When you’ve been with a series for a while, getting on into the full swing of things, and then a fill-in issue happens out of the blue, you really ask yourself what on earth happened. For some inexplicable reason, last year’s Zero Year issue for Batgirl wasn’t done by the series regular Gail Simone who has been on the title from the start, but new writer Marguerite Bennett. Like most other Zero Year tie-in issues it was a total filler story, and now Marguerite is back with another one-shot that breaks the overall flow of the story that Gail has had going for some time now.
Whereas before we’ve seen some excellent stories like the Wanted arc and the recent 2-issue arc featuring a vampire hunter in Gotham, this week’s new release sees Batgirl tangling with a Gotham-homegrown boogey monster, something straight out of an urban legend (how many of those does Gotham have again?). It follows a very predictable and set path, without deviation and the story overall is boring. The art, also by fill-in artists, does its best to work with the story, but since the story isn’t all that good, the art suffers from the resultant feedback. Its decent, but nowhere near as good as what we’ve been getting from the regular team.
First the cover. Done by Clay Mann and Paul Mounts, this cover is an extremely busy one, and unlike anything that we’ve seen on the series thus far in the New 52, especially all the recent wallpaper-worthy covers done by Alex Garner. This cover is simply too busy and there are too many colours getting mixed in. In other words, it is a riot of colours and that takes away from the overall feel of the image and it ruins the whole experience, you could say. I’m definitely not a fan of it.
The story itself deals with one of the commonest horror tropes: drunk kids get together at home while their parents are home and decide to play some hocus-pocus involving summoning rituals. They all think that it is a joke, but they end up summoning the Midnight Man, a Gotham urban legend. Batgirl gets drawn into the mix and the rest of the story is all about how the monster is to be banished, and the inevitable cliched epilogue.
From start to finish, this was a tried and true kind of story that cannot go wrong in any way. Or almost can’t go wrong. Personally, summoning demons and monsters aren’t the kind of stories that I want to read about when it comes to the Bat-family characters. I’m always looking for something much more… relevant. The way that Gail handled the vampire hunter story from the last couple issues was a great case in point. It took a trope of Gotham stories and then did a new spin on it. Marguerite Bennett does nothing of the sort and it ends up falling flat actually because the execution is middlingly decent for a cliched-as-hell storyline.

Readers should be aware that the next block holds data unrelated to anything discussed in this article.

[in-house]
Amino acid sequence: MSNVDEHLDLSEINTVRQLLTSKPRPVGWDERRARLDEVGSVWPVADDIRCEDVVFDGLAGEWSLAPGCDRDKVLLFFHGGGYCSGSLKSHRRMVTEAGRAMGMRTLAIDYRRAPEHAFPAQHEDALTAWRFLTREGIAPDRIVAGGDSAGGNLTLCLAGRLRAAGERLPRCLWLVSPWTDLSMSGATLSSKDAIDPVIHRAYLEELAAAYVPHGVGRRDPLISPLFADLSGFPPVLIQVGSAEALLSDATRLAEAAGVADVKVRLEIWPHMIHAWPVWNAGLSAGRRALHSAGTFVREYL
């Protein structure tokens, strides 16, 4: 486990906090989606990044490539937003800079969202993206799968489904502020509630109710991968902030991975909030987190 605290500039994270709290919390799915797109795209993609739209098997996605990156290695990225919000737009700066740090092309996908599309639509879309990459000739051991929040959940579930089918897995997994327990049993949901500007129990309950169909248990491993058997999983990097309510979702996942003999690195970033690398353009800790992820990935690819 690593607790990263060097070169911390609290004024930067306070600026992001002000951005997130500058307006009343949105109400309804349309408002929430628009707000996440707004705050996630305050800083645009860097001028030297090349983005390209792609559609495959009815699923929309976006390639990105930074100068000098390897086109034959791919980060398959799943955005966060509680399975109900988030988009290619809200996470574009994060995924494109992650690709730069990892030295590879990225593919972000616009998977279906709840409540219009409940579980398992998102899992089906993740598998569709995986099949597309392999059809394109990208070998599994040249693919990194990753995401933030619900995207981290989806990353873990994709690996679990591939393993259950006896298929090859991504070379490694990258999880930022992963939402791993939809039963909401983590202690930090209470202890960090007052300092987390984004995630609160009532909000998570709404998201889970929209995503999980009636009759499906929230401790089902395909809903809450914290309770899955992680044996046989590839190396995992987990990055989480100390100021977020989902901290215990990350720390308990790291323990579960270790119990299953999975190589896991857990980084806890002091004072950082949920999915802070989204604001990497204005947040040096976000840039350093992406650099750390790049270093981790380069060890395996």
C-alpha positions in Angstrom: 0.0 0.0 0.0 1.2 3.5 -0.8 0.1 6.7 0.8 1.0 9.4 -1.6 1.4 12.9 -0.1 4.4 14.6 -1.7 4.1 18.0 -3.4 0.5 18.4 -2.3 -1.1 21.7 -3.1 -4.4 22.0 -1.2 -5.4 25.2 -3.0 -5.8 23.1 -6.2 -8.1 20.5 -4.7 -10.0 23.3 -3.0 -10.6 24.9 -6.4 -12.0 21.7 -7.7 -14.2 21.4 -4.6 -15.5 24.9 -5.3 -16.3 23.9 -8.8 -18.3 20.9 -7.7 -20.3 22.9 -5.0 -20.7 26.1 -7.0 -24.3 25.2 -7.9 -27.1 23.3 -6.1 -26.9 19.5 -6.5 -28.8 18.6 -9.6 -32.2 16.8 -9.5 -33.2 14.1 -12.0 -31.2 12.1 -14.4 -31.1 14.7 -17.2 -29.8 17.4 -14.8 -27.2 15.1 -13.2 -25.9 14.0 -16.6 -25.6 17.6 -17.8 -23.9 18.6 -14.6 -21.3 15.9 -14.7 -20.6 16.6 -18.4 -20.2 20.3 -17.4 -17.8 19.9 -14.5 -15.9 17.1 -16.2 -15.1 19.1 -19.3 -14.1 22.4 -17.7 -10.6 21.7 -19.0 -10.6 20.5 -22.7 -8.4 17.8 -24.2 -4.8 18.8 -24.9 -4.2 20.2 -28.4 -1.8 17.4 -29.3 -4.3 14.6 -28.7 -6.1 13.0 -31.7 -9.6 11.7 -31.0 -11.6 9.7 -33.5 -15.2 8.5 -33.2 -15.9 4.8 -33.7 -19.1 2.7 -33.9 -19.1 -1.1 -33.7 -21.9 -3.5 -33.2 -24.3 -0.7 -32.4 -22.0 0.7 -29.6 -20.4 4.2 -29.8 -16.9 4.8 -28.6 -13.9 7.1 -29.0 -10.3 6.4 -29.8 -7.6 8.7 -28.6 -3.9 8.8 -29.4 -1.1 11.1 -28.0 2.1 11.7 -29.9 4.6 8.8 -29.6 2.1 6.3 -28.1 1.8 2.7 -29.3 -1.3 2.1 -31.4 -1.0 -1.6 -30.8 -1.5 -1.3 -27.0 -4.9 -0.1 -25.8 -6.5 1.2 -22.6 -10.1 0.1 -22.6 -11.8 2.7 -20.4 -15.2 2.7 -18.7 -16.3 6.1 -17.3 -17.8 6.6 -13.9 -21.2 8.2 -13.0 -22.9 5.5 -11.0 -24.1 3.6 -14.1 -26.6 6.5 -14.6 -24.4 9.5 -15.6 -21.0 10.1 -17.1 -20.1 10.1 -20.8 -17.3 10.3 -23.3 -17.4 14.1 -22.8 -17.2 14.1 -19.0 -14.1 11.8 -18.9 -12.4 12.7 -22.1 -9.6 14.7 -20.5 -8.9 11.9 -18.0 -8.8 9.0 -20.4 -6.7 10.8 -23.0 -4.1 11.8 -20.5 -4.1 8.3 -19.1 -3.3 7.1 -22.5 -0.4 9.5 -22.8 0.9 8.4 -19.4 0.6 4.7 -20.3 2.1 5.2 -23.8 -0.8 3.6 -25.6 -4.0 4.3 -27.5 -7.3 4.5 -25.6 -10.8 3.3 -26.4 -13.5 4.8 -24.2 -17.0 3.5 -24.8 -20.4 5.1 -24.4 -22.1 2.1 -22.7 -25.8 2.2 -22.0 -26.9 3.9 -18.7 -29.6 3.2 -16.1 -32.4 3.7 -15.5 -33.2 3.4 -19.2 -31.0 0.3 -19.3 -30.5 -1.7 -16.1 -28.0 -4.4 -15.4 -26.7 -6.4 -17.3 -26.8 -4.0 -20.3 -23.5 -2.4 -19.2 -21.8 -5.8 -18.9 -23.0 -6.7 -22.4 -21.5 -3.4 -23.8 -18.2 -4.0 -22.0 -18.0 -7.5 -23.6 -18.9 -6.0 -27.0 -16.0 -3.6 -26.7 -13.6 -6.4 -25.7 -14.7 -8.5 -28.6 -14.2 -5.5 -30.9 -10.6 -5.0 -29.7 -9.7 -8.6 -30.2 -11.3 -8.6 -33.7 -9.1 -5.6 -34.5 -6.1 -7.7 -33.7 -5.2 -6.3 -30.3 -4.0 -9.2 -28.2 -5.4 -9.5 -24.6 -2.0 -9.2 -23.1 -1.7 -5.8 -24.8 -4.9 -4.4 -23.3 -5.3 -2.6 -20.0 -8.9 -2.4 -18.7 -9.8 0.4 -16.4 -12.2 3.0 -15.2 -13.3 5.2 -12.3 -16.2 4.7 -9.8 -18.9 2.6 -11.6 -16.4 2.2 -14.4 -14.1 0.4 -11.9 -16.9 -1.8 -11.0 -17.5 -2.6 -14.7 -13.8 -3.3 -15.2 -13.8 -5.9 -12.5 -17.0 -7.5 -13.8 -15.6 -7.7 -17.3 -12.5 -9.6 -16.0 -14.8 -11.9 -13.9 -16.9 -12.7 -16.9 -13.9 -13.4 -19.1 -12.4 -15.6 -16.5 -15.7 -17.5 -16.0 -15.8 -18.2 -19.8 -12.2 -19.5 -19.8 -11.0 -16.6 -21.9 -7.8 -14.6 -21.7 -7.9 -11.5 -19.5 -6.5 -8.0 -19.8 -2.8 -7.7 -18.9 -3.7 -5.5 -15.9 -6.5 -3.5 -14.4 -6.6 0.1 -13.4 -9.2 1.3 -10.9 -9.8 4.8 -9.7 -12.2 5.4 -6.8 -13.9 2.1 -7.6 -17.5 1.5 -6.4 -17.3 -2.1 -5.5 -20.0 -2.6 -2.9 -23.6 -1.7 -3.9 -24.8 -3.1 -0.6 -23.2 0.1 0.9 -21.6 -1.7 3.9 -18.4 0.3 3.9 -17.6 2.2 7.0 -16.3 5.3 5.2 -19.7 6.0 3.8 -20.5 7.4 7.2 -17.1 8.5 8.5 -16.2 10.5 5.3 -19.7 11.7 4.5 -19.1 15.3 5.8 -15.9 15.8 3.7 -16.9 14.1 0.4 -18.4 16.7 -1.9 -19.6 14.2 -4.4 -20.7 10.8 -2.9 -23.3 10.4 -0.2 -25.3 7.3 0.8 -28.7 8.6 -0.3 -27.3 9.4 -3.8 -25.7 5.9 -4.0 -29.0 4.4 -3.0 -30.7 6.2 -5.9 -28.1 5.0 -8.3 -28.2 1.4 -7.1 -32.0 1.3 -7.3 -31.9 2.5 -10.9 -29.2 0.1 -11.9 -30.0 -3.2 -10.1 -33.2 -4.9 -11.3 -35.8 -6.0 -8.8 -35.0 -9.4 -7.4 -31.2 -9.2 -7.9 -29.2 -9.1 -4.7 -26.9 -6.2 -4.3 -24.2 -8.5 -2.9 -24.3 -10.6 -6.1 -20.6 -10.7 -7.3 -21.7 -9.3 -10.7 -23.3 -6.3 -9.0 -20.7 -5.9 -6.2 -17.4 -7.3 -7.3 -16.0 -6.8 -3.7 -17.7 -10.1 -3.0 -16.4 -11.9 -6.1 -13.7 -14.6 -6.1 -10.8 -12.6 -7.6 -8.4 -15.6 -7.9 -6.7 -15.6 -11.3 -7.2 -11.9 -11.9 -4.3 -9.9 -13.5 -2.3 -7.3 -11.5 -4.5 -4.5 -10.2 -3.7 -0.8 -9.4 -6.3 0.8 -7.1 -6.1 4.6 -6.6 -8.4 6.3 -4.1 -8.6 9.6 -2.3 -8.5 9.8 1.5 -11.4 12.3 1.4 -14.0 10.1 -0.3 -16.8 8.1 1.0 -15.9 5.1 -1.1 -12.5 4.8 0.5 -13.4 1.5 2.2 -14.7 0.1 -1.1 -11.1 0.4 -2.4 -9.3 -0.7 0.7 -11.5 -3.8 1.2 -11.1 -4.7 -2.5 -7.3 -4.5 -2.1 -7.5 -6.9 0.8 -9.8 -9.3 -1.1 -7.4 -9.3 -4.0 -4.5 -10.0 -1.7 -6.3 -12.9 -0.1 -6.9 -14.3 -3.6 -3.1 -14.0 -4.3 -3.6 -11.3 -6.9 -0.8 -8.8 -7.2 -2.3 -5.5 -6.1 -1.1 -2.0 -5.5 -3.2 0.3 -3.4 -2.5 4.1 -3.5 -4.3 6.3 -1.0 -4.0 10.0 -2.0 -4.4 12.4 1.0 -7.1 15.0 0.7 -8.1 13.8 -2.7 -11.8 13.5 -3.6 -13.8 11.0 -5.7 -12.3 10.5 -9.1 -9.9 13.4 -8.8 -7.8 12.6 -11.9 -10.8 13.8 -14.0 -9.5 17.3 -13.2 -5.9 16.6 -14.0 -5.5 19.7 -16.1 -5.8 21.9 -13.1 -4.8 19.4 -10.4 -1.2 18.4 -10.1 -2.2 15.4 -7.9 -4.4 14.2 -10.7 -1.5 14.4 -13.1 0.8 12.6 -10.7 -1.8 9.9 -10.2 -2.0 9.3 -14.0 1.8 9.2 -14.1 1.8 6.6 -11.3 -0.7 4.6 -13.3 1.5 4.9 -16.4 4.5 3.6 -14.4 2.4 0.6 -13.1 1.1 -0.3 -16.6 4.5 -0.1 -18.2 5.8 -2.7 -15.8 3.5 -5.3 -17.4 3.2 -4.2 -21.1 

The worst offender of the story was Barbara’s monologue, which was all about horror movies and Dick Grayson, who was outed as the hero Nightwing in the very first issue of Forever Evil last year by the Crime Syndicate and who has an uncertain fate in the DCU following that reveal. With the delay of the final issue until next month, things are even more uncertain and it is overall a frustrating moment. And Marguerite has a tendency to write monologues in parentheses, as if Barbara is having a conversation with someone rather than just talking to herself. It is extremely distracting here.
Robert Gill does the pencils for this issue while Romulo Fajardo Jr. does the colours and Dezi Sienty does the letters. Robert’s depiction of the Midnight Man is pretty good but the monster does end up looking generic in the end. There’s just nothing different about it to set it apart from a hundred other such monsters. But his characterwork in general is fairly good, and I liked his take on Batgirl and her world, although I wish that the story had given him some more familiar characters to work with. Romulo’s colours help the art rise above its weaknesses, but there are a lot of them so the colours too are decent at best.
Overall, this story just didn’t work for me at any level, though it was somewhat nice to see Barbara fight a bona-fide monster. Marguerite Bennett is a decent writer, but she just doesn’t have the same kind of facility with the character that Gail Simone has.